This book takes a multi-dimensional and multi-disciplinary approach to religion, religiosity and theology from their earliest beginnings to the present day. It uniquely brings together the natural sciences and theology to explore how religious practice emerged and developed through the four sections into which the book is organized: Evolutionary biology; Philosophical linguistics, psychology and neuroscience; Theology and Anthropology.
The volume features an international panel of contributors who develop an innovative picture of religion as a culturally-created social institution; religiosity as a more personal and subjective anthropological element of people expressed through religion; and theology as the study of god. To survive in changing times, living systems — a good characterization of religion, religiosity and theology — all must adaptively evolve.
This is a vital study of a rapidly burgeoning field. As such, it will be of great interest to scholars in religious studies and theology as well as in the psychological, sociological, and anthropological study of religion.
Table of Contents
List of contributors
Introduction: A Multi-Level and Multi-Disciplinary Approach to Understanding Religion and Its Evolution
Part I EVOLUTIONARY BIOLOGY
1 Cultural Evolution, Biology, and the Case of Religion
2 The Evolutionary Biology of Religion Specific Beliefs and Inter-Religious Conflict
Jay R. Feierman
3 Sex and the Evolution of Spirituality
4 The Biological Basis for Religion and Religion's Evolutionary Origins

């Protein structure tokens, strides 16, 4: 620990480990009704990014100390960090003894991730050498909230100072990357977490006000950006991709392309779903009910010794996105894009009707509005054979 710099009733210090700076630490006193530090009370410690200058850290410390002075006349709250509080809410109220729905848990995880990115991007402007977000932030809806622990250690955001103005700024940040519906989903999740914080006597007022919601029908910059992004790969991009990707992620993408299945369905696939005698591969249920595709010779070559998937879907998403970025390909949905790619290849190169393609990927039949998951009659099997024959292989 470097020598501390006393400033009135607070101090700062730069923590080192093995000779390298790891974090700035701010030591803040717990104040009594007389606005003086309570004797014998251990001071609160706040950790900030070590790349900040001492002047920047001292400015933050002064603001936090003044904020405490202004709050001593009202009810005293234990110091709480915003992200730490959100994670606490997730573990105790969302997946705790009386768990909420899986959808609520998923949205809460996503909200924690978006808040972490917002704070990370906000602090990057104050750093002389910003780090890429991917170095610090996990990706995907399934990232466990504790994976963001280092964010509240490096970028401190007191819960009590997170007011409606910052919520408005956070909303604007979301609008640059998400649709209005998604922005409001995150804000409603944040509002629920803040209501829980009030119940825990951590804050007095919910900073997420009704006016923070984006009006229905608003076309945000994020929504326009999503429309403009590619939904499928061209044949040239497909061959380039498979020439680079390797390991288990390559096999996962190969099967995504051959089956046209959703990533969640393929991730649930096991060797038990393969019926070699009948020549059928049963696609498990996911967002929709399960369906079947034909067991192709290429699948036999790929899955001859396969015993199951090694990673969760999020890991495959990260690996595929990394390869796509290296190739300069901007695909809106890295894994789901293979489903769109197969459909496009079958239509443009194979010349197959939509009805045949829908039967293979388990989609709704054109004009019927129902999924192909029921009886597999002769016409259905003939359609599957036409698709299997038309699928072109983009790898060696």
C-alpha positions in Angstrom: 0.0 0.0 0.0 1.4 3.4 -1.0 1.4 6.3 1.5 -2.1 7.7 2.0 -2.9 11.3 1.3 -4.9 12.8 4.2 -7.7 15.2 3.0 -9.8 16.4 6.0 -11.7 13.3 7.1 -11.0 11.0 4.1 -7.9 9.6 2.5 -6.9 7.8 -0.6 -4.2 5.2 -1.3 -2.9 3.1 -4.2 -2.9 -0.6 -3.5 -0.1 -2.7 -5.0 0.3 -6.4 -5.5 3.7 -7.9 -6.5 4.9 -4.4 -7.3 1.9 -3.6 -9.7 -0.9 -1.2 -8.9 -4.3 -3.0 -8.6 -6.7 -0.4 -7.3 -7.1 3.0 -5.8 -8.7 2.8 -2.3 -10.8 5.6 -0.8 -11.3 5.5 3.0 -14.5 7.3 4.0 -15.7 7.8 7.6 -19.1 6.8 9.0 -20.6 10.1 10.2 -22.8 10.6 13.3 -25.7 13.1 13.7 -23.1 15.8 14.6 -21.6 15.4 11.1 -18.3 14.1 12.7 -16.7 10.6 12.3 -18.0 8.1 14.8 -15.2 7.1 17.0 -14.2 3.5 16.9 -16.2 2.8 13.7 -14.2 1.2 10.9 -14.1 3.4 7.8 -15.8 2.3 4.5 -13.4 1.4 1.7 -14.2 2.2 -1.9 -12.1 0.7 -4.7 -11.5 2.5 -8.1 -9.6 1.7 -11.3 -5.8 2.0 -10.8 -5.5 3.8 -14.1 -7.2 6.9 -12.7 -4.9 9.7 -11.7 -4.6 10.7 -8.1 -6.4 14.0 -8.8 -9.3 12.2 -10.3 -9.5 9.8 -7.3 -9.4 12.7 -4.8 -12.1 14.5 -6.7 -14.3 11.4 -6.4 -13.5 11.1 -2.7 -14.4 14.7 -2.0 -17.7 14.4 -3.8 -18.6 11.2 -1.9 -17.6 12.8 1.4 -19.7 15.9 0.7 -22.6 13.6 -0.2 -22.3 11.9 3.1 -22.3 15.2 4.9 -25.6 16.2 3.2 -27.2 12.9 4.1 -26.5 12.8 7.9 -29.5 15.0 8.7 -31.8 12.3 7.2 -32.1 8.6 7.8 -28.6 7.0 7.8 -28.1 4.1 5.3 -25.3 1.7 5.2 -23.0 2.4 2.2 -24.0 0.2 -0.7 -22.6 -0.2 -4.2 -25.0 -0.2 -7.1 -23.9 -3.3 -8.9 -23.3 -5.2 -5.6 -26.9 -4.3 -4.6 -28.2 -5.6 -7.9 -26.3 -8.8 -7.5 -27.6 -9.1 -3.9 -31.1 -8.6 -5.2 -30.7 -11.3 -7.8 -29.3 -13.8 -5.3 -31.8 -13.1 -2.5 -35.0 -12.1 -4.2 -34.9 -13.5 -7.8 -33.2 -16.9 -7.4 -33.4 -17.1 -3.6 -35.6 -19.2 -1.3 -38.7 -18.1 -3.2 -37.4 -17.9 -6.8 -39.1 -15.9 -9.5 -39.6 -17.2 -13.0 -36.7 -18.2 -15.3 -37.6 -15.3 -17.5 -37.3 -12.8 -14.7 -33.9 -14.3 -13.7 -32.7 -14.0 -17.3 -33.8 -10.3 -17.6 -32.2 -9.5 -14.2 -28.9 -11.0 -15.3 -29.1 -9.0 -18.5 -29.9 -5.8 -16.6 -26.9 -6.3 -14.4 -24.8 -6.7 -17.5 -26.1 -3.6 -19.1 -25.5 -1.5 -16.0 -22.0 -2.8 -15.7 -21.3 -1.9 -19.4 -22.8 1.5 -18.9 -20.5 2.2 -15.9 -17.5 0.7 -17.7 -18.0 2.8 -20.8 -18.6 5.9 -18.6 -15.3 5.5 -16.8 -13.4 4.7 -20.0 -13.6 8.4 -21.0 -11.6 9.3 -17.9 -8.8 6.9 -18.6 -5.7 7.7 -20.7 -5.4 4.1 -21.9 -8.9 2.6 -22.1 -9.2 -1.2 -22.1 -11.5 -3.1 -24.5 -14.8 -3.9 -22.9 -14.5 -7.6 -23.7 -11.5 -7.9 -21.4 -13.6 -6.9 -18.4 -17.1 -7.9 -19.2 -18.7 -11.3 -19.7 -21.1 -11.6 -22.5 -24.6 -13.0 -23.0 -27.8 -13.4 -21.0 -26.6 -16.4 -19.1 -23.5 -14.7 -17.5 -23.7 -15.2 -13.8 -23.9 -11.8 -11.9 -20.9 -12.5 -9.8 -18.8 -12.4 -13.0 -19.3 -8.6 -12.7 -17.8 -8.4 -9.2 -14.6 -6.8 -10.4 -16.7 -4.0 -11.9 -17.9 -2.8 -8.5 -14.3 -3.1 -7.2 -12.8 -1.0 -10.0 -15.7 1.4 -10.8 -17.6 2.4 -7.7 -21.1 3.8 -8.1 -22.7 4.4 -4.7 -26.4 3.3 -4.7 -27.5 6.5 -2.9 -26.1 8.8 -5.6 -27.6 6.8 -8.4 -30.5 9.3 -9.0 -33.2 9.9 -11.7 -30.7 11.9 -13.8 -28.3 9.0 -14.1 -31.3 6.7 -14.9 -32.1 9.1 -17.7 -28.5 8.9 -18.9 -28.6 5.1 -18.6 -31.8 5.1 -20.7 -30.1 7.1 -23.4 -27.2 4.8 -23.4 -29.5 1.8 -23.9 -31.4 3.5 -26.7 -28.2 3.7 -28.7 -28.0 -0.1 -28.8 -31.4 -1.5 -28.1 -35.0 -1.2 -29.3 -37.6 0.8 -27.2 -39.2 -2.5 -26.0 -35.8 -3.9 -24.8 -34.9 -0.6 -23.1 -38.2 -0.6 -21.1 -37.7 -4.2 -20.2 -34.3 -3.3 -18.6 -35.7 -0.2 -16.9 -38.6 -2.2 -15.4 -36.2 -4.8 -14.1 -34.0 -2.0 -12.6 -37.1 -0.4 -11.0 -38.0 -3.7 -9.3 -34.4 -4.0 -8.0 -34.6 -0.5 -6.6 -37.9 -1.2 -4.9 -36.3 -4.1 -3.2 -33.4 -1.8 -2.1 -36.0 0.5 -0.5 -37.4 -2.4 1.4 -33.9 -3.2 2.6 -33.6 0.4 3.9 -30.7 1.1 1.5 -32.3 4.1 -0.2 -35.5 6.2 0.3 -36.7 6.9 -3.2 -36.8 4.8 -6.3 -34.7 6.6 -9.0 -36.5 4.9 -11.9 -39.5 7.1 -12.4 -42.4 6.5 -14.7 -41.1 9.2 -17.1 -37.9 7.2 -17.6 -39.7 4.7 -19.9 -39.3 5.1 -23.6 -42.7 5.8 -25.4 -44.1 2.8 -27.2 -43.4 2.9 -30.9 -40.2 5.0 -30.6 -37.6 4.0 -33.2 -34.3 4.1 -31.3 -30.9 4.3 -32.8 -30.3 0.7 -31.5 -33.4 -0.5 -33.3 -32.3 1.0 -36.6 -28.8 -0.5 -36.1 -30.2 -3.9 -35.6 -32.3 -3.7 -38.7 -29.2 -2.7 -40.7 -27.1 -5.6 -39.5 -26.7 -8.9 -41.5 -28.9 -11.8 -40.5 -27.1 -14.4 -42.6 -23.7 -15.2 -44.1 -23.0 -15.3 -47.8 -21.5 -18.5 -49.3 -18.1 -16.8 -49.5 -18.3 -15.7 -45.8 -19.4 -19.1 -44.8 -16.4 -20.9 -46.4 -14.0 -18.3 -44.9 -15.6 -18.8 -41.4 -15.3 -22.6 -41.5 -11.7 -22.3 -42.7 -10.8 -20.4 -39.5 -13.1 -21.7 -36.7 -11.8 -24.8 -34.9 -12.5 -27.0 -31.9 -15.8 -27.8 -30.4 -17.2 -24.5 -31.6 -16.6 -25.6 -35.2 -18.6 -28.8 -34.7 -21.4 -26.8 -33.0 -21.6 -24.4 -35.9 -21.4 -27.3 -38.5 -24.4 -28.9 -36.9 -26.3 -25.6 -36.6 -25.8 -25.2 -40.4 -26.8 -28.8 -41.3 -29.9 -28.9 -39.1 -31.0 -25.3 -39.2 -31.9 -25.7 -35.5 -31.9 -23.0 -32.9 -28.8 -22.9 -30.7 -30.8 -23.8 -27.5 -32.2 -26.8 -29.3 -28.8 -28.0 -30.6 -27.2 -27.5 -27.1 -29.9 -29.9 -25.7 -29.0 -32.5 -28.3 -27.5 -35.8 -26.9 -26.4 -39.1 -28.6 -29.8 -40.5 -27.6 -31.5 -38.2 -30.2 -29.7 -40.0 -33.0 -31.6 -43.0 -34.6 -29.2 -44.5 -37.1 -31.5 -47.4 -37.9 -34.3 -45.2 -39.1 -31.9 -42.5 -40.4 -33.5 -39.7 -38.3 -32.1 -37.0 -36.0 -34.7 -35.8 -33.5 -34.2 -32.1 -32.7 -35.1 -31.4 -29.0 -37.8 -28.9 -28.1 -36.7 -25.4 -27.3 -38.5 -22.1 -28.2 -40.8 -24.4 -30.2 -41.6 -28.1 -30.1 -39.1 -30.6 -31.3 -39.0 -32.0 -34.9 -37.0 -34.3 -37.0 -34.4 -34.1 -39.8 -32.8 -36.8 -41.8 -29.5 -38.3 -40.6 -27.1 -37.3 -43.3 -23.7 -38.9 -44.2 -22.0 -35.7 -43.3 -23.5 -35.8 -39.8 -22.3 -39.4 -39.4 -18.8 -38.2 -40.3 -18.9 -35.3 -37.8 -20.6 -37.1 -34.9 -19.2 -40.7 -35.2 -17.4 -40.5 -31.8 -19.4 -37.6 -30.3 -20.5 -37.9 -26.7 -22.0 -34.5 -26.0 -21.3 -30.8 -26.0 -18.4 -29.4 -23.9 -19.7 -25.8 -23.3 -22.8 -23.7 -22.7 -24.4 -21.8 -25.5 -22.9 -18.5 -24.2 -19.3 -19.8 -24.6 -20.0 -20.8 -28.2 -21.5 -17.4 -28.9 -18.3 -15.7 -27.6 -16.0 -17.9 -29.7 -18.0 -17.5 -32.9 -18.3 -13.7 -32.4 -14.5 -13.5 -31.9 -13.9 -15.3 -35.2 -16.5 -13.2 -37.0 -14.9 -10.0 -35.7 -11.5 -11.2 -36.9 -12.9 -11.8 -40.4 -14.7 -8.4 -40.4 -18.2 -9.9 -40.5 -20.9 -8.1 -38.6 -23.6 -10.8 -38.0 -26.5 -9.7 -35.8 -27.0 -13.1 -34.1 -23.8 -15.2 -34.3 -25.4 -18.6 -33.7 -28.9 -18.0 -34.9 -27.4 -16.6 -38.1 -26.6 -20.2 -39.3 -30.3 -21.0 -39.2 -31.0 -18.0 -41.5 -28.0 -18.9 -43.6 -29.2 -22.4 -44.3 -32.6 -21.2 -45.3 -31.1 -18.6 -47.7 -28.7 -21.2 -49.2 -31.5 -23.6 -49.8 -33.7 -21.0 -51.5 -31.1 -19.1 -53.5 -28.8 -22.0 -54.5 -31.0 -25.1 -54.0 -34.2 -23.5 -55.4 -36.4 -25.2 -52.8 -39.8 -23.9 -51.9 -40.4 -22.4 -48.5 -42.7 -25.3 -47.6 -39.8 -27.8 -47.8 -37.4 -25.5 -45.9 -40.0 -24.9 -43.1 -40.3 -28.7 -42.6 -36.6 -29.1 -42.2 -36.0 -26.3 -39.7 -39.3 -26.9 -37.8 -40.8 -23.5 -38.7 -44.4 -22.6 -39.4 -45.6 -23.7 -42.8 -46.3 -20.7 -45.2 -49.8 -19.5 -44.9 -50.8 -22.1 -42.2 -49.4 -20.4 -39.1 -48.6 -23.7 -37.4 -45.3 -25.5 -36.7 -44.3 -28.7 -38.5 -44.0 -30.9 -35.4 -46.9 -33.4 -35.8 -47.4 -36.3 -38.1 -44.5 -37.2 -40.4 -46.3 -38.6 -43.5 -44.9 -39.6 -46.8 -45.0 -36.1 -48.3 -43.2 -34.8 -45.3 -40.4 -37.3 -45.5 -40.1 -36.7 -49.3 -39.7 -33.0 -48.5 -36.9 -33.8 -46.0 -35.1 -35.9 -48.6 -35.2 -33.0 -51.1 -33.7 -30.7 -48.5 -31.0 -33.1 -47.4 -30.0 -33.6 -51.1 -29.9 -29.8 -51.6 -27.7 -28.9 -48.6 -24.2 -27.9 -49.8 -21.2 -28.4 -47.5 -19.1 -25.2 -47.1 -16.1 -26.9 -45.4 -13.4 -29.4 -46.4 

Part II PHILOSOPHY OF LANGUAGE, PSYCHOLOGY AND NEUROSCIENCE
5 A History of the Evolution of Religion: From Religion to Religiosity to the Processes of Believing
6 The Processes of Believing in Religion’s Evolution: A Cognitive Neuroscience Hypothesis
Rüdiger J. Seitz
7 Near-Death and Out-of-Body Experiences in Sensing the Divine: One Foundational Role in Religion’s Evolution
Michael N. Marsh
8 Awe as a Meaning-Making Emotion: On the Evolution of Awe and the Origin of Religions
Elliott Ihm, Jonathan Schooler, Michael van Elk and Ray Paloutzian
9 Whence this Need for Salvation? Childhood Corporal Punishment and the Cultural Evolution of Religious Myth
Part III THEOLOGY
10 What a Theological Appropriation of Cognitive Linguistics’ Blending Theory Brings to a Scientific Understanding of the Evolution of Religion
11 The Evolution of Religiosity: A Theologian’s View
Christopher C. Knight
12 Neoteny and Homo religiosus: Brain Evolution and the Emergence of the Capacity for Spirituality
13 Emotions and the Evolution of the Belief in God
Part IV ANTHROPOLOGY
14 The Evolution of Hunter-Gather Religion: Issues and Debates among the San Bushmen of Southern Africa
15 Bones, Pigments, Art and Symbols: Archaeological Evidence for the Origins of Religion
Chapter 16 Every Kingdom Divided Against Itself: Moral Laws and the Persecution of
Christians in the Evolution of Christianity
Jay R. Feierman and Lluis Oviedo
Jay R. Feierman retired as Clinical Professor of psychiatry at University of New Mexico in 2006. He has degrees in zoology and medicine with post-doc specialization and Board Certification in psychiatry. Almost all of his academic publications in both psychiatry and religion have been from the perspective of human ethology, the evolutionary biology of behavior. He has organized a number of international conferences on the evolutionary and biological aspects of religion. He also edited The Biology of Religious Behavior: The Evolutionary Origins of Faith and Religion (2009) and has a number of articles and book chapters in this area.
Lluis Oviedo is full professor of Theological Anthropology (Antonianum University, Rome); and invited professor in the Theological Institute of Murcia (Spain) for questions of religion, society and culture. Has published the books: Secularization as a Problem; Altruism and Charity; The Christian Faith and the New Social Challenges; and is Co-Editor with A. Runehov of the Encyclopedia of Sciences and Religions. His research focuses on new scientific study of religion and its theological impact, and issues about secularization and religious social dynamics.